William H. Maddox was convicted of the murder of James G. Landrum, and sentenced to life imprisonment. The shooting interrupted a card game involving appellant, appellant's brother, the deceased, and the deceased's brother. During the game the deceased demanded that appellant pay him the $5 gambling debt appellant owed him. When the deceased persisted in this demand, appellant pulled out his gun and shot the deceased.
Although there had been an argument between the deceased and the appellant's brother earlier in the day, there was no evidence of any provocation or threat of violence at the time of the shooting. Appellant testified that he was being treated with Antabuse for alcoholism, but had nevertheless been drinking earlier on the day of the shooting, and that the combination made him feel ill. He did not remember shooting the deceased. His defenses were justification (self-defense or defense of his brother), or sufficient provocation to reduce the offense to voluntary manslaughter.
1. Appellant complains that the charge given by the trial court impermissibly shifted the burden of proof to him on the issue of justification, and that the charge on mutual combat had the same effect.
The charges on justification and mutual combat did not indicate which side had the burden of proof. Rather the court simply explained the revelant legal concepts. The court did charge clearly and repeatedly on the state's burden to prove the guilt of the accused beyond a reasonable doubt. Thus the court made clear that appellant did not have any burden of persuasion. We find no error. See Patterson v. State, 239 Ga. 409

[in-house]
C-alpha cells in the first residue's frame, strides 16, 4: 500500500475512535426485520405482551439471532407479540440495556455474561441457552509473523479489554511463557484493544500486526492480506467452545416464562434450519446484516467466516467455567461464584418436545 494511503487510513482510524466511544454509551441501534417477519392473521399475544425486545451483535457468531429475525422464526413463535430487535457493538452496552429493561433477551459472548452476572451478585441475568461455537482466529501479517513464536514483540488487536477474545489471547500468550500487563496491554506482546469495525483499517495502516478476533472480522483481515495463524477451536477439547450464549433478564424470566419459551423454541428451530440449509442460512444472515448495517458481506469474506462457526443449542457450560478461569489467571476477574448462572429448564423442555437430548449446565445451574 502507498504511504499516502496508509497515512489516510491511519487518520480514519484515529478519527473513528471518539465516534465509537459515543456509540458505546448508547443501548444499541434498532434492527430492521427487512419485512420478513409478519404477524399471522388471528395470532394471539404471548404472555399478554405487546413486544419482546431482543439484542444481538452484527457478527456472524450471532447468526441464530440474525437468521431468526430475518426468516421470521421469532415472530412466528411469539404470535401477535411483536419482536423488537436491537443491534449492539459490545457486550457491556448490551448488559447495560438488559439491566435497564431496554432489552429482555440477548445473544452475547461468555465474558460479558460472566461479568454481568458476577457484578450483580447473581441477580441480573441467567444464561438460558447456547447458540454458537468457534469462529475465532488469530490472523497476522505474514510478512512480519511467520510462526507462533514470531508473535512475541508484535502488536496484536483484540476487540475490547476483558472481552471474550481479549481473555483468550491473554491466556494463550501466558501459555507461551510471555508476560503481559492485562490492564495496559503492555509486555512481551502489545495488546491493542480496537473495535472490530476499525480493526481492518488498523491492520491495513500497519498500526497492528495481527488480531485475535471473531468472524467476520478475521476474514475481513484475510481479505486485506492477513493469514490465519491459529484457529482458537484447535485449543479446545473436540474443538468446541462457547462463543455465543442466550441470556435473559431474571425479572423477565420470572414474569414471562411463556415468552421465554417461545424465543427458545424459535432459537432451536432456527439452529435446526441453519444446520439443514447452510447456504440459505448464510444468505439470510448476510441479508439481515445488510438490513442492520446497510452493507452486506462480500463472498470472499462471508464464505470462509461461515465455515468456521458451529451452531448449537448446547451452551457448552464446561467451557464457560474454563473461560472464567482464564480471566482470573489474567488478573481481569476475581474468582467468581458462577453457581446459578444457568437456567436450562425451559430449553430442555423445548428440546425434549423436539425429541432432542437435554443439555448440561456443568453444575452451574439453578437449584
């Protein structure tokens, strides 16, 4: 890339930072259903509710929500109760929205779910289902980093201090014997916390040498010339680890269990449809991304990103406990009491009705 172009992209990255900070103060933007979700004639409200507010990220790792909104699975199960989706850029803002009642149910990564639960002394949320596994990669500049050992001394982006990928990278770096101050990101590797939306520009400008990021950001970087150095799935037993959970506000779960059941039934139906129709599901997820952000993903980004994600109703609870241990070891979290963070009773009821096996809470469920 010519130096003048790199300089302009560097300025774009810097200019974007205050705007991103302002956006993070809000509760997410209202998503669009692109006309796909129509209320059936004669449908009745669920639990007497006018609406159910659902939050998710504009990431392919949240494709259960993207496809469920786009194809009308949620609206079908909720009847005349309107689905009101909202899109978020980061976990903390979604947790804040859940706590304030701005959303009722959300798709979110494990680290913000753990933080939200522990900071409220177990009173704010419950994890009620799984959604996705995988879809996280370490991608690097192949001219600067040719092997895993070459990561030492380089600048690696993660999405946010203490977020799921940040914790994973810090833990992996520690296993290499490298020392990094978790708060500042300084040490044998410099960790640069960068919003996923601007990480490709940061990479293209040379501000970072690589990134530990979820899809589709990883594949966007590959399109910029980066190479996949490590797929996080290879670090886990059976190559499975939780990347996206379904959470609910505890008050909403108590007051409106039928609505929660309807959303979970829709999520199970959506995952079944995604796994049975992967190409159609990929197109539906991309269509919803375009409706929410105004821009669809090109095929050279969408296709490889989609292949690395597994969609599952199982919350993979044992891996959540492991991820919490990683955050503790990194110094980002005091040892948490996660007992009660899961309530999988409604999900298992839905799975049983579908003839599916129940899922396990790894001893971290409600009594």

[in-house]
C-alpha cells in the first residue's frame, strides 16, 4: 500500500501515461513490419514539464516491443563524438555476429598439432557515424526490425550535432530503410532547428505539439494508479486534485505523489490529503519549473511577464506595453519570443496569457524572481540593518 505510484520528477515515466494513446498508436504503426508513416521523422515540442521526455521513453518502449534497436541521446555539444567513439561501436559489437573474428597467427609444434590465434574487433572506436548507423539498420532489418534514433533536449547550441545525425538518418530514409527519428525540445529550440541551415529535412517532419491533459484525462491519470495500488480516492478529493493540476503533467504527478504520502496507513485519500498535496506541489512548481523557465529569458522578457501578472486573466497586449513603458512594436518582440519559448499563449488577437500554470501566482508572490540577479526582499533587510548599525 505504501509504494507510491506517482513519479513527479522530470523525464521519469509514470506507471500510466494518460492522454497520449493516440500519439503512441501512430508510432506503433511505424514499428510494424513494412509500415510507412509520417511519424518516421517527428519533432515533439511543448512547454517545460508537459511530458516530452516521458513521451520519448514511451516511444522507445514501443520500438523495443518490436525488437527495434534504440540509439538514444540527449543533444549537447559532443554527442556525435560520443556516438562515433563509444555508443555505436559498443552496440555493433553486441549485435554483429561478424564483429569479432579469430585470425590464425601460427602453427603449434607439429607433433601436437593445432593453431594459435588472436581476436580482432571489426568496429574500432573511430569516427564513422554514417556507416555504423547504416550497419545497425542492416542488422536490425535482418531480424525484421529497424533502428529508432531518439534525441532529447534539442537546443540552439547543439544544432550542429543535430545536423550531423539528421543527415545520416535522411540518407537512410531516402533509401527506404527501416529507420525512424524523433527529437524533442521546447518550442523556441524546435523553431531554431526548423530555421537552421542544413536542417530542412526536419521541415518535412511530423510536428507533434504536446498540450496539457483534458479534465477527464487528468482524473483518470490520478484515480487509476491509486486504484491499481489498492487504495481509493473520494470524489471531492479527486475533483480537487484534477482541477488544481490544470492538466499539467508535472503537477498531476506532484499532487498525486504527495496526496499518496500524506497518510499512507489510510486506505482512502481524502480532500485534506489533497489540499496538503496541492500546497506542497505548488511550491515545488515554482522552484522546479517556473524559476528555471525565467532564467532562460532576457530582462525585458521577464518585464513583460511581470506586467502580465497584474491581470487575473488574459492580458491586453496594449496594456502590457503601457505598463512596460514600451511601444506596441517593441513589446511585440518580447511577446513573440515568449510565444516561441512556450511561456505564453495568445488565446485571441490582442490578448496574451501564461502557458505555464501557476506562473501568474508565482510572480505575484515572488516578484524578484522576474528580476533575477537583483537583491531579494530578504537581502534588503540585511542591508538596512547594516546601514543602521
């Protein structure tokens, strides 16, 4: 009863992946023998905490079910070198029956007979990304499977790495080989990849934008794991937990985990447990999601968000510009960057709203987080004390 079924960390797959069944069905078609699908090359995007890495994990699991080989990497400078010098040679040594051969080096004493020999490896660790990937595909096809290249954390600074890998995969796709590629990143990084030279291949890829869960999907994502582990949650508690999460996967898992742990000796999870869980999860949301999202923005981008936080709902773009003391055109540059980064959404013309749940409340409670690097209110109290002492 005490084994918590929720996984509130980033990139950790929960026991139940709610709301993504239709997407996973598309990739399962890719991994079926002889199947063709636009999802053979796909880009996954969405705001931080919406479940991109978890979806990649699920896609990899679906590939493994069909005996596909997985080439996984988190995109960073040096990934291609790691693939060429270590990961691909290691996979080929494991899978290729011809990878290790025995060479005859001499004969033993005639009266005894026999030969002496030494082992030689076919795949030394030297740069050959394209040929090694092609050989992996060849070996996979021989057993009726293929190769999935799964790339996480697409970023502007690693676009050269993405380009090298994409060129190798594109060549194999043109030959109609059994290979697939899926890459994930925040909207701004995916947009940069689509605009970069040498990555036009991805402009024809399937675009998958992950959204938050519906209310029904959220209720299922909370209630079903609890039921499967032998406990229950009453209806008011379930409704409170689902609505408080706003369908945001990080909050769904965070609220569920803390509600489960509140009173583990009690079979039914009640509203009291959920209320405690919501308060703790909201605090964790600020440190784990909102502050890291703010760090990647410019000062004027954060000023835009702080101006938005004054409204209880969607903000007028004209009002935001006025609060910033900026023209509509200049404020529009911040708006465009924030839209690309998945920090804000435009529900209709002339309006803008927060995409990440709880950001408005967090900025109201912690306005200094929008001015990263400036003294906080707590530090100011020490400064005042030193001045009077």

, 415-418 (238 SE2d 2
Moreover, we cannot agree that the court was required to give appellant's requested charges on these issues, since the charge given adequately covered the subjects. Herrmann v. State, 235 Ga. 400 (220 SE2d 2) (1975)
2. Appellant complains that the charge that a person of sound mind is presumed to intend the natural and probable consequences of his acts (but that this presumption may be rebutted), impermissibly shifted the burden of proof to him on the issue of intent. We rejected this argument in Patterson v. State, 239 Ga. 409
, 415-418, supra. See also Hudson v. State, 240 Ga. 70
, 74-75 (239 SE2d 330
3. The remaining enumerations of error are without merit, or have been abandoned.
Green & Tribble, William L. Tribble, for appellant.